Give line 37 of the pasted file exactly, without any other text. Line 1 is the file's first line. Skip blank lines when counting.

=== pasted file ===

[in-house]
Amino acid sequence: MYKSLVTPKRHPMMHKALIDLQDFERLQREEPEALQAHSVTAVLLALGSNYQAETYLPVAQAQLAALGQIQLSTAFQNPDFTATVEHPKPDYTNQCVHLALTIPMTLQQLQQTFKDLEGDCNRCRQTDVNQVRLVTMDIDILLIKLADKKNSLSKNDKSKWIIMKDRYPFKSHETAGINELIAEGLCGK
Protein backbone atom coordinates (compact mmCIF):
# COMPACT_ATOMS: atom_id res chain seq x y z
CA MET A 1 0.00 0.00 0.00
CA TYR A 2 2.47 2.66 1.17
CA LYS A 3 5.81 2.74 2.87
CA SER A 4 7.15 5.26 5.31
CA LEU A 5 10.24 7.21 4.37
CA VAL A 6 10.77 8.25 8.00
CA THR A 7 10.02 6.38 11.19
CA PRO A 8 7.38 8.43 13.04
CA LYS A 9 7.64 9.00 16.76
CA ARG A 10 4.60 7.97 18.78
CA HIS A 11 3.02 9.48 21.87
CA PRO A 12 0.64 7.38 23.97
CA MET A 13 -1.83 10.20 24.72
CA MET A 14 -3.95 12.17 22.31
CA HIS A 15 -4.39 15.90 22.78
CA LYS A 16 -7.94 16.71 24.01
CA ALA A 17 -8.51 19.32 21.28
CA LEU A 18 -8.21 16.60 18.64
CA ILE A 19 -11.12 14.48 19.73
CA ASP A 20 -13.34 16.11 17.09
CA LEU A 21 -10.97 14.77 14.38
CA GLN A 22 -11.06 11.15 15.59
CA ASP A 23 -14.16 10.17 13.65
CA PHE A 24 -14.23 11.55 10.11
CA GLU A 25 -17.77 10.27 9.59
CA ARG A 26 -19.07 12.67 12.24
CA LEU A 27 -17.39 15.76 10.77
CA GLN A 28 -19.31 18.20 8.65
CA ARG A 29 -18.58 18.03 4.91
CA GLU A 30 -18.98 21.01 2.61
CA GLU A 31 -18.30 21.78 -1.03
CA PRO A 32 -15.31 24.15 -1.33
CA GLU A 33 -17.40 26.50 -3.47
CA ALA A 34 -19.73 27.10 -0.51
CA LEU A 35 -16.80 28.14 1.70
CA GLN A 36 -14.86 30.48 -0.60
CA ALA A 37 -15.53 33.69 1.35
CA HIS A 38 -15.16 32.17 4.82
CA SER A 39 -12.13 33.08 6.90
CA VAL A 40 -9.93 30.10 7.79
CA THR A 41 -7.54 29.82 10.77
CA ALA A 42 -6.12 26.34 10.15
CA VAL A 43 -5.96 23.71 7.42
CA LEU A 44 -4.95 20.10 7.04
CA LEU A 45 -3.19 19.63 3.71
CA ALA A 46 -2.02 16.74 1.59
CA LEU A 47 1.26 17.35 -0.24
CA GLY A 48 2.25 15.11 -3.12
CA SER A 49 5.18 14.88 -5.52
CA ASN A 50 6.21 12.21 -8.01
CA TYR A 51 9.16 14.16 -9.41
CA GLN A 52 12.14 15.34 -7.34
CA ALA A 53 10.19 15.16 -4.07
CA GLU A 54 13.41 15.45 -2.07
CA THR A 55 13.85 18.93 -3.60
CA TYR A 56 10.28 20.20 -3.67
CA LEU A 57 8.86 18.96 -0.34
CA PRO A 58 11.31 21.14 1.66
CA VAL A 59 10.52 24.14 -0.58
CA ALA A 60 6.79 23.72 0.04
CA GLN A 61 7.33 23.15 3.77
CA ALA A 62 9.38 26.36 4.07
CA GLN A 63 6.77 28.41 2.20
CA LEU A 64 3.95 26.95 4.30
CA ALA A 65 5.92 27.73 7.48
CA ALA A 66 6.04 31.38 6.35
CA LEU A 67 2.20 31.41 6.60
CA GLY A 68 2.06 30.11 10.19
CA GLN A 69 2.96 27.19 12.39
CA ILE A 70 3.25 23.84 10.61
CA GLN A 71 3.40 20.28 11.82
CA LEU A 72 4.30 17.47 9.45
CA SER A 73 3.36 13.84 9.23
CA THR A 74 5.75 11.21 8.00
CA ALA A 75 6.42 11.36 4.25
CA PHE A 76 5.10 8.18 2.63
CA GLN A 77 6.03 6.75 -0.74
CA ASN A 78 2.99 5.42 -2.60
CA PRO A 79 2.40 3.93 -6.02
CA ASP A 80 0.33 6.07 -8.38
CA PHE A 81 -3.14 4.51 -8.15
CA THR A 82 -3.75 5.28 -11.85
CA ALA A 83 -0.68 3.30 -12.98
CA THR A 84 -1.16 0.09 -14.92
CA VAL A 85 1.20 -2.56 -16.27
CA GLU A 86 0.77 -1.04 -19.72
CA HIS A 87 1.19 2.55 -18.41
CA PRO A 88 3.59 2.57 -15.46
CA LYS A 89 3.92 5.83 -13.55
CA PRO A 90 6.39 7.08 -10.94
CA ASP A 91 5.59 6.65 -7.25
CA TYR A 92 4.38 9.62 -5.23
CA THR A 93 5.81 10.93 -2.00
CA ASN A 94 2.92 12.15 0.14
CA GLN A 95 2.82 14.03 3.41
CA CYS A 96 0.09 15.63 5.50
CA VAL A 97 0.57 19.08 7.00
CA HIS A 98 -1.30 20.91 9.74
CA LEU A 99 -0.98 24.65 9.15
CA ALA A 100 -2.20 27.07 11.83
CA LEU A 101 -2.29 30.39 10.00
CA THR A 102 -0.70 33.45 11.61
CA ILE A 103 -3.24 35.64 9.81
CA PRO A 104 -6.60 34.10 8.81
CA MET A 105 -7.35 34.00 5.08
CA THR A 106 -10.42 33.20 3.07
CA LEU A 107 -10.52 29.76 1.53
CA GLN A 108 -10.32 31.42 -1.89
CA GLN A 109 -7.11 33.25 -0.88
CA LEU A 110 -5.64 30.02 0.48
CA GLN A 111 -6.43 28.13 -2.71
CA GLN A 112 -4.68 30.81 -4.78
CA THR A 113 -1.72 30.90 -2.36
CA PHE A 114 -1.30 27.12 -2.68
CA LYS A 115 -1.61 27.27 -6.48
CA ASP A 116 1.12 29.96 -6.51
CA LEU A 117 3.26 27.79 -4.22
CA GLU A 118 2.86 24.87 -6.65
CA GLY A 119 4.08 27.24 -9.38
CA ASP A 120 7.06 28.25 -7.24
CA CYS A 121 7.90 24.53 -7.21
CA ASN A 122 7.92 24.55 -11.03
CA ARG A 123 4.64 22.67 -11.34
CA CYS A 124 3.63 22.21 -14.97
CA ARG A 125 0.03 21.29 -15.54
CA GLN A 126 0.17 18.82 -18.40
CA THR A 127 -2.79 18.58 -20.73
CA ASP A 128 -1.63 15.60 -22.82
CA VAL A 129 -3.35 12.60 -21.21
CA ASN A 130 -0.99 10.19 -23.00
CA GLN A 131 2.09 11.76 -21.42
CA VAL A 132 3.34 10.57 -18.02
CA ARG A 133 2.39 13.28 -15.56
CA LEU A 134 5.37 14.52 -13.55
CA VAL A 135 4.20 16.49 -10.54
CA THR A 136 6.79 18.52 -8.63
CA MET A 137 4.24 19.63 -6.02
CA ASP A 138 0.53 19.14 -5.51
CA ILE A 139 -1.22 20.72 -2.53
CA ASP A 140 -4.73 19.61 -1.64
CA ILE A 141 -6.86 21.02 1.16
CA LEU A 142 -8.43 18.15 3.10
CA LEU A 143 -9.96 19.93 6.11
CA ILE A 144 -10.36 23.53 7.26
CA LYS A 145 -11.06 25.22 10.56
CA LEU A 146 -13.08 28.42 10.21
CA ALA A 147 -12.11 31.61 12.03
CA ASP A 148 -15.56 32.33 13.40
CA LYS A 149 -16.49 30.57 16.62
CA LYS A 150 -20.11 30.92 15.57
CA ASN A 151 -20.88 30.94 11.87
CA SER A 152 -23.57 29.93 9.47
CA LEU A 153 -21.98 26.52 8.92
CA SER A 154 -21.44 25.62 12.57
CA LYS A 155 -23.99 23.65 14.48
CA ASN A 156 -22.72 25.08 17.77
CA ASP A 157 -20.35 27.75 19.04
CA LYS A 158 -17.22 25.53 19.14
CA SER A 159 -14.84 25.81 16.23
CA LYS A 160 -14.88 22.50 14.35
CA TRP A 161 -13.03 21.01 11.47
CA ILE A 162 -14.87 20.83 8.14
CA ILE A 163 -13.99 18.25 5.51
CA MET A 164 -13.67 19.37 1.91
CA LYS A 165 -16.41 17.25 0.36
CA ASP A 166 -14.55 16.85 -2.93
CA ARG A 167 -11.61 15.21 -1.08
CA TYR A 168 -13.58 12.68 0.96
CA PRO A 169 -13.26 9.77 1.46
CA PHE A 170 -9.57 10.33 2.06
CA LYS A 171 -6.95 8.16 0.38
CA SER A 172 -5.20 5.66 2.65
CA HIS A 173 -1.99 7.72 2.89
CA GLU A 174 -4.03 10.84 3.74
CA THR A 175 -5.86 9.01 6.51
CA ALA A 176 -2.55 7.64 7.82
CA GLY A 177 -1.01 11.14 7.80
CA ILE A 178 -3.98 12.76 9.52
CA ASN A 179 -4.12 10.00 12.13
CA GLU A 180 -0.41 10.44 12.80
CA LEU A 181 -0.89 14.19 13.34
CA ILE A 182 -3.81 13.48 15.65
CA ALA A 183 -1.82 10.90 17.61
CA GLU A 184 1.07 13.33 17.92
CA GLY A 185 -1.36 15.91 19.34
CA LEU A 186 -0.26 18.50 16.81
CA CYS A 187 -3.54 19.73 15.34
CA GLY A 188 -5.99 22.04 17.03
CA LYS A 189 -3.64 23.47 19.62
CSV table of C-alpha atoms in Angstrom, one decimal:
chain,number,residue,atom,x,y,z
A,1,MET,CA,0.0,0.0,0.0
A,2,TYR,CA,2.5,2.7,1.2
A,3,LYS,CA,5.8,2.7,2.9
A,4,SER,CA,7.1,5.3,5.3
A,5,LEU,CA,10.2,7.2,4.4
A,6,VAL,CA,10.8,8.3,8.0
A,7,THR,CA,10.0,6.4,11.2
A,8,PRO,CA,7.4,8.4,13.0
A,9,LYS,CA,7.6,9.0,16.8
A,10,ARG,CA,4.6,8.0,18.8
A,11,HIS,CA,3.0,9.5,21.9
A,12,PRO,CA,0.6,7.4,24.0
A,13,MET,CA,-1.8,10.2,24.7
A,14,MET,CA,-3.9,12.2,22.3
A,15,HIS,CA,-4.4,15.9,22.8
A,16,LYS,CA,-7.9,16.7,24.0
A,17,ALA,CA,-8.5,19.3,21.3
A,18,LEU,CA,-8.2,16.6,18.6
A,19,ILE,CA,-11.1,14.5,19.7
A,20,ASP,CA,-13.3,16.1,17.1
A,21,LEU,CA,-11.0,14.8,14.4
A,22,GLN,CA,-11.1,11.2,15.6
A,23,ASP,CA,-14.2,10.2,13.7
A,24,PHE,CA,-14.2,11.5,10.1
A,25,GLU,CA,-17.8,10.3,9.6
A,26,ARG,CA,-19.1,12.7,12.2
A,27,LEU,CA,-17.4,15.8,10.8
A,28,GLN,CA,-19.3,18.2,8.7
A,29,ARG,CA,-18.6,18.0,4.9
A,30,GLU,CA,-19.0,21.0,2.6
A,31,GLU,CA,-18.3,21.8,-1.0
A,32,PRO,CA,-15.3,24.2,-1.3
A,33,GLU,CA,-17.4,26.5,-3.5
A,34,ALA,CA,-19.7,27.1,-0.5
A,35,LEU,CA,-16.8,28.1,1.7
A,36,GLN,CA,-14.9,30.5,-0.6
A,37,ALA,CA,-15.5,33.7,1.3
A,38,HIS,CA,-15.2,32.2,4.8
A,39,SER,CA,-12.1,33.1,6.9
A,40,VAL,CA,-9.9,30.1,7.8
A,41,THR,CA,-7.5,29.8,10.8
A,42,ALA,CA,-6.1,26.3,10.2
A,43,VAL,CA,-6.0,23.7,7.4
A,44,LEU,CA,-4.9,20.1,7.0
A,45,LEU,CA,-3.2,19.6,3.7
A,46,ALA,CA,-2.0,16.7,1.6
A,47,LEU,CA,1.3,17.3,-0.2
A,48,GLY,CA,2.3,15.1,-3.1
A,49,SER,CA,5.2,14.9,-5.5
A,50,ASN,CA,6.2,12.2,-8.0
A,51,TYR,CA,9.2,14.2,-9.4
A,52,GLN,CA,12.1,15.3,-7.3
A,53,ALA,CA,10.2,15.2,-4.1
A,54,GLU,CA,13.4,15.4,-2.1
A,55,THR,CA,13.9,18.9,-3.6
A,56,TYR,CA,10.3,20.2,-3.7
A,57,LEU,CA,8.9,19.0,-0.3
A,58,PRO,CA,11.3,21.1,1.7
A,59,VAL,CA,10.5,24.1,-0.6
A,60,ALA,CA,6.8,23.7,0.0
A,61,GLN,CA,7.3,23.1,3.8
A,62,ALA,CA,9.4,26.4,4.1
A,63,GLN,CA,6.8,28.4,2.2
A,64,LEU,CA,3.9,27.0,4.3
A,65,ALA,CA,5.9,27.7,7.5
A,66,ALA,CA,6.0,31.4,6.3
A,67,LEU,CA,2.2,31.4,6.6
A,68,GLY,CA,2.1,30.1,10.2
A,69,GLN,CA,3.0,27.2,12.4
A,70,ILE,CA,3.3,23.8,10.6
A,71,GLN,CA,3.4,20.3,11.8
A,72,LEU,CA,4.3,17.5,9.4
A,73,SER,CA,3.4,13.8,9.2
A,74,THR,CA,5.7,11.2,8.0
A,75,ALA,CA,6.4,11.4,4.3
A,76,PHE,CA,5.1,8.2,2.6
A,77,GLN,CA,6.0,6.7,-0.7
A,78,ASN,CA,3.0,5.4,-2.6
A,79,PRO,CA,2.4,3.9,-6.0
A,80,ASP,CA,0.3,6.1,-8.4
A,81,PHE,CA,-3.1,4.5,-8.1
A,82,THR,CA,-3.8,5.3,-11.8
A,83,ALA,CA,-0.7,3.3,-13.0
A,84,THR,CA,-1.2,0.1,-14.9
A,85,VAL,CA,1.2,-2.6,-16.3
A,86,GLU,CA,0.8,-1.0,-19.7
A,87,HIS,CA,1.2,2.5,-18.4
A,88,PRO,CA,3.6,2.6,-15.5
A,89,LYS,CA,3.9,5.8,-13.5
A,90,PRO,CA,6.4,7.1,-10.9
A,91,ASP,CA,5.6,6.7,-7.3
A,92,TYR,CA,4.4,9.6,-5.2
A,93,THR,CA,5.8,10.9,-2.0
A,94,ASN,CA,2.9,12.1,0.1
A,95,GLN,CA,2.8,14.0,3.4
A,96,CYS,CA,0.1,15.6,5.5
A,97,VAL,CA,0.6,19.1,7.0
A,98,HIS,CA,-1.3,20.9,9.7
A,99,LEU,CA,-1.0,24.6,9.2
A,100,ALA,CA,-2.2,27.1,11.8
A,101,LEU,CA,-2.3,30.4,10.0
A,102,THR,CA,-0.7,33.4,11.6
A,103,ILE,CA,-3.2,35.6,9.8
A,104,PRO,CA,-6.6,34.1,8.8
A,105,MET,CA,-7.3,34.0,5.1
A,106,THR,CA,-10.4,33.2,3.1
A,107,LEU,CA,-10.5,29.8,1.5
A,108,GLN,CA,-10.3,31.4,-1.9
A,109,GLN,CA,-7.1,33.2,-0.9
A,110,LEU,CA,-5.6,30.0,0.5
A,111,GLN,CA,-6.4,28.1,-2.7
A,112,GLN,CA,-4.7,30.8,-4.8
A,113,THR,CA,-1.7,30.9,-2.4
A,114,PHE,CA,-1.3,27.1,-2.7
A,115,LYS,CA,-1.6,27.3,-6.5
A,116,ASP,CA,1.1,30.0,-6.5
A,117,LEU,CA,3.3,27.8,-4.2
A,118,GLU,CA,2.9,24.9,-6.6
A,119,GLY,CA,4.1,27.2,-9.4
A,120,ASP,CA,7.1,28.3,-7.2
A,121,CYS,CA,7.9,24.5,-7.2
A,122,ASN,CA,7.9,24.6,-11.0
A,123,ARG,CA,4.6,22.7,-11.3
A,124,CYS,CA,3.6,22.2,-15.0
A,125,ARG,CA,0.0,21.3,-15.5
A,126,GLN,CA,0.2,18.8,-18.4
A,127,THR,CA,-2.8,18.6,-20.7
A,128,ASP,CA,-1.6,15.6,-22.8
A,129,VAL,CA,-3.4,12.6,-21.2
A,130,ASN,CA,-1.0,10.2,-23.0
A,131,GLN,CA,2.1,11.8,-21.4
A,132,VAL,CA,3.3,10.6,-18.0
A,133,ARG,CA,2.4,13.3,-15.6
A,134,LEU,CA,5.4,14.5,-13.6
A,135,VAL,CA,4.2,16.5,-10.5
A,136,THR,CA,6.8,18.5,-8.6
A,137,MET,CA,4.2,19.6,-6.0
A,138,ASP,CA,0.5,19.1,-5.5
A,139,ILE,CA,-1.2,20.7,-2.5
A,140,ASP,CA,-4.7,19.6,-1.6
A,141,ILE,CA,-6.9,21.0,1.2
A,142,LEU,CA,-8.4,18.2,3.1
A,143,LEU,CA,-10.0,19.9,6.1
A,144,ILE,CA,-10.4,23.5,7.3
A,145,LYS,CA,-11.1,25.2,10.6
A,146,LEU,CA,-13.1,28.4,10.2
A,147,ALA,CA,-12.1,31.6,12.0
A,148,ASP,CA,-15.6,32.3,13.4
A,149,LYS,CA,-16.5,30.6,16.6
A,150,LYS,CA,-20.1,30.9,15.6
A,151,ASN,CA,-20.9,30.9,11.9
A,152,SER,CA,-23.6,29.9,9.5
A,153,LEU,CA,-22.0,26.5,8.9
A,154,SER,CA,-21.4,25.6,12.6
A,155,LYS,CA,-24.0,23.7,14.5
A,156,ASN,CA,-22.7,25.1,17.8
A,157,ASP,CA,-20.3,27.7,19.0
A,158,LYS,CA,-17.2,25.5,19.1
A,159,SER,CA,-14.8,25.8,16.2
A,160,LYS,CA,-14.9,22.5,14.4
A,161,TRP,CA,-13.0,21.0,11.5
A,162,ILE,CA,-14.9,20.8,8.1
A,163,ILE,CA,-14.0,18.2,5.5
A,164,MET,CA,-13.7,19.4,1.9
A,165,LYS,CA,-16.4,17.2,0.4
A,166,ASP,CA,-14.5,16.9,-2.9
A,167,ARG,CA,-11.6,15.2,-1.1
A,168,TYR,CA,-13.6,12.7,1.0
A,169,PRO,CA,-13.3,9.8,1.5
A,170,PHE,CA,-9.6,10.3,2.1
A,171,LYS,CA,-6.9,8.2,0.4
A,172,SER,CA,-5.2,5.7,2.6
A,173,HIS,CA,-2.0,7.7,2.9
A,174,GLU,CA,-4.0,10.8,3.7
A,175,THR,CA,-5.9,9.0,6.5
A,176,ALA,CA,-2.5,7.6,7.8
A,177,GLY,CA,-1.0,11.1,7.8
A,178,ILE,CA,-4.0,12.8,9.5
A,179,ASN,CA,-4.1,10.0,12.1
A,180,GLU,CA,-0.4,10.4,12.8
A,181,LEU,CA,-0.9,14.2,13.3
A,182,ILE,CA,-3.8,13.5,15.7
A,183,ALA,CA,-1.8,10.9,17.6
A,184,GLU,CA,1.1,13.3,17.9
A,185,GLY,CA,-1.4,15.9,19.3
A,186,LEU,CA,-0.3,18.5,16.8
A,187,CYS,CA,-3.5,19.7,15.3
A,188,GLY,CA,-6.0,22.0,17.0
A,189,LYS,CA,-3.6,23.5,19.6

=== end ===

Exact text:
CA GLU A 33 -17.40 26.50 -3.47